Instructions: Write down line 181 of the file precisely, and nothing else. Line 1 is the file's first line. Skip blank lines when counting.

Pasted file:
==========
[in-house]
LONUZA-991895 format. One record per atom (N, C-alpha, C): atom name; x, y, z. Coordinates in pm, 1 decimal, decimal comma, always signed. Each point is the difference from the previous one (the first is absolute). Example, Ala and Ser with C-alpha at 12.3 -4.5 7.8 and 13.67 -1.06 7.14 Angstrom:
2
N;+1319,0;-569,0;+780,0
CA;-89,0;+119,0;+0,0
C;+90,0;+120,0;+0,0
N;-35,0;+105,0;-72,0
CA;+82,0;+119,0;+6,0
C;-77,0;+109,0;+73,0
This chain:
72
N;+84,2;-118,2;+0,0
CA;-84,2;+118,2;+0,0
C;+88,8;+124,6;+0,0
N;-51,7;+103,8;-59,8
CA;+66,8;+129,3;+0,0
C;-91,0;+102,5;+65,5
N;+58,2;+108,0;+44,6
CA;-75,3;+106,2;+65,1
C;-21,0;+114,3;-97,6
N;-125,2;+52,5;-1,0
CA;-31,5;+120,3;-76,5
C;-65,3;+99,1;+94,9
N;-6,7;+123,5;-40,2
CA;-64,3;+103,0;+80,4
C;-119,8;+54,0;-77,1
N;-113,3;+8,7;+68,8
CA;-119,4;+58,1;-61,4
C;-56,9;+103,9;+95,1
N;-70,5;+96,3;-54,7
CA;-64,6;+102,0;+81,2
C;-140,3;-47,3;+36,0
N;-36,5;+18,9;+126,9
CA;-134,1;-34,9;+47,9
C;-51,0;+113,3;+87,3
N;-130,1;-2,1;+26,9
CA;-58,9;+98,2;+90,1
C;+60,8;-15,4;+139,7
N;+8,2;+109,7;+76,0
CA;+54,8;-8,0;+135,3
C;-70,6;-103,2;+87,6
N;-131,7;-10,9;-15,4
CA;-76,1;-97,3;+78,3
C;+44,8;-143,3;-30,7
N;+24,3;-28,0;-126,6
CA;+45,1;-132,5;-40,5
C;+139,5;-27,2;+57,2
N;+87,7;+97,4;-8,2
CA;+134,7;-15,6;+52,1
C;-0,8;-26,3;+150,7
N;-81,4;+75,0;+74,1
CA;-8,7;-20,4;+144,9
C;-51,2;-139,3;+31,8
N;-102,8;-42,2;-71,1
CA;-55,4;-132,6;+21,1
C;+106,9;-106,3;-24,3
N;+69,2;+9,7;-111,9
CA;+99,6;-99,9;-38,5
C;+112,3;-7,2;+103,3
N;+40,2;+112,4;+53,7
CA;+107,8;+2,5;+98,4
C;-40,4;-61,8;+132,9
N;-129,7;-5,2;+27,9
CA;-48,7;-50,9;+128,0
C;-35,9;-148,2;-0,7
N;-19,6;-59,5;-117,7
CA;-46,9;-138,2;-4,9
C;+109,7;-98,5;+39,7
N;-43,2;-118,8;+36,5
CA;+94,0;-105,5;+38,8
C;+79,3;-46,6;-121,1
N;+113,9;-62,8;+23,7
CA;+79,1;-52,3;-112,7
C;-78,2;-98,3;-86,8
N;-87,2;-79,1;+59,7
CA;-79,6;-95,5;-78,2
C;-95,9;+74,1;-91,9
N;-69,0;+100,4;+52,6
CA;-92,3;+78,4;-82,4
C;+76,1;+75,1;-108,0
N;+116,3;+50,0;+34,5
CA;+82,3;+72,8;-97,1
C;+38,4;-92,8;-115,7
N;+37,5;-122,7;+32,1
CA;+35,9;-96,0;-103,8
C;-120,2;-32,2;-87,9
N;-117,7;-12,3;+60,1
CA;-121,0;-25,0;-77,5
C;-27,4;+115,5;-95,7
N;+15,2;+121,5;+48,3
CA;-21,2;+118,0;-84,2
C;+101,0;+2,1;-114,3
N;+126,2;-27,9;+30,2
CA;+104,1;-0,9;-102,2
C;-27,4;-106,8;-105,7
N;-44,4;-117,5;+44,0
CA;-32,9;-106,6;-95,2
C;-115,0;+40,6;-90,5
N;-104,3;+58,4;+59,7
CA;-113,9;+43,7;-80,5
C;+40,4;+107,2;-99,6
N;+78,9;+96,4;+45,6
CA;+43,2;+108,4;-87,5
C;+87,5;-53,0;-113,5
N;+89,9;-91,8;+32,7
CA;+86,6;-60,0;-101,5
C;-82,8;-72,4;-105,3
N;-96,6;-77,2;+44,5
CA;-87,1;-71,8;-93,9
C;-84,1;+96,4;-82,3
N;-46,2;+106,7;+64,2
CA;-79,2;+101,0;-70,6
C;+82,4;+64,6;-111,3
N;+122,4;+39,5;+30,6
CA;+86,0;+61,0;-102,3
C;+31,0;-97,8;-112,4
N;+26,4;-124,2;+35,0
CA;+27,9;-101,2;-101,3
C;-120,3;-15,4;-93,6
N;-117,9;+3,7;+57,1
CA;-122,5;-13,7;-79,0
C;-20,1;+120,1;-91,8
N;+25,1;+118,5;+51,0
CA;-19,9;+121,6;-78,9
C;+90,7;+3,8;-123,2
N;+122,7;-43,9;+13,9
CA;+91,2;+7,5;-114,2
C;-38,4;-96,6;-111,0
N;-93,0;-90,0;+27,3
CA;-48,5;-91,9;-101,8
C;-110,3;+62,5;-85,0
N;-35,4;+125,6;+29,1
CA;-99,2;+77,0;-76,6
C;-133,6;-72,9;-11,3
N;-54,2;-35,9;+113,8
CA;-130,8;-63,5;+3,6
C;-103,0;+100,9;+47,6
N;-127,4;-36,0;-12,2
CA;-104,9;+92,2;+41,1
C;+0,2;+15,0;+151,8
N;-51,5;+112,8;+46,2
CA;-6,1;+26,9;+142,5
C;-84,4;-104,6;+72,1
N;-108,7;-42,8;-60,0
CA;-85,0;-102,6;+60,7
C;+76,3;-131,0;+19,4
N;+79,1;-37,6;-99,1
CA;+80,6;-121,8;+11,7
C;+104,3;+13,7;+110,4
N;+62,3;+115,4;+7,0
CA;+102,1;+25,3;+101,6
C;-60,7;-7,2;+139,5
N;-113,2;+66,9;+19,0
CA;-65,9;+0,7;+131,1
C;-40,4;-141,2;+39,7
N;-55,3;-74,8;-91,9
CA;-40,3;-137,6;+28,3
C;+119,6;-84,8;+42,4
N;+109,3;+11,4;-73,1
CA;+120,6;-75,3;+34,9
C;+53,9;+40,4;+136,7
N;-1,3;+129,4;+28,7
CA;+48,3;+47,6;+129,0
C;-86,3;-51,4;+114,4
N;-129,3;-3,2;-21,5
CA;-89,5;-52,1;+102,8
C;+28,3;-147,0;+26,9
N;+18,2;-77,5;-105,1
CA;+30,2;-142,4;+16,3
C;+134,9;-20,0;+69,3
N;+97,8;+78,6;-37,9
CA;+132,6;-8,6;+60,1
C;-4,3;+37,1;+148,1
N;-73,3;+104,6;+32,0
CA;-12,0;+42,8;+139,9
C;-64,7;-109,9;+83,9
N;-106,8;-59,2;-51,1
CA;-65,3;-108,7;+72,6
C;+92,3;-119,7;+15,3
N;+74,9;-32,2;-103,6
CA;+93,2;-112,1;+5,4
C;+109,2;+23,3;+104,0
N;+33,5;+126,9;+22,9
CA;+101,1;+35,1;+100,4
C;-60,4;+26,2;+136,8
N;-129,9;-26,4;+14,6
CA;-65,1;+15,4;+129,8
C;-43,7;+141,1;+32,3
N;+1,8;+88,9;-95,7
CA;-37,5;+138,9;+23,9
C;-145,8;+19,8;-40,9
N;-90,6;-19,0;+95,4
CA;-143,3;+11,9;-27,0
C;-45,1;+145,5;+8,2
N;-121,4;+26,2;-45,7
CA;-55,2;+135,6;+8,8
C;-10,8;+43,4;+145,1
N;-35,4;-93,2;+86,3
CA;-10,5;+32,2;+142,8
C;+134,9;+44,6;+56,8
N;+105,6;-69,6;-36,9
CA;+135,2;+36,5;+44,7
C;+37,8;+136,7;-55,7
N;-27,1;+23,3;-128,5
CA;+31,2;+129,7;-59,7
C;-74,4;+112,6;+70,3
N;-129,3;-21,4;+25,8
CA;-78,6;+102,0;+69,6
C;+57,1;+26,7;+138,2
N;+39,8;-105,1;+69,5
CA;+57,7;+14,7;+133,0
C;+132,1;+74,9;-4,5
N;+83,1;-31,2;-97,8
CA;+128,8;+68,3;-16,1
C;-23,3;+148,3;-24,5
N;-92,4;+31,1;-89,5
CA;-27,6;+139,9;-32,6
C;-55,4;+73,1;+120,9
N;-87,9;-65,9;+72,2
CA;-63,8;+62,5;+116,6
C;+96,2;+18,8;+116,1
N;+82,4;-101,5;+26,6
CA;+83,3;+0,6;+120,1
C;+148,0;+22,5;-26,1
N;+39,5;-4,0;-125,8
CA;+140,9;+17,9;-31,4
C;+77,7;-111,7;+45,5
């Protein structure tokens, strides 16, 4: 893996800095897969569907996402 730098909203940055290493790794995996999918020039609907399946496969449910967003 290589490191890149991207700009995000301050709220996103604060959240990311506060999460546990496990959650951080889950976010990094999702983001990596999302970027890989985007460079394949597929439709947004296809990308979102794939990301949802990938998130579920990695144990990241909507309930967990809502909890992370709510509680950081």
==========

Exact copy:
CA;+93,2;-112,1;+5,4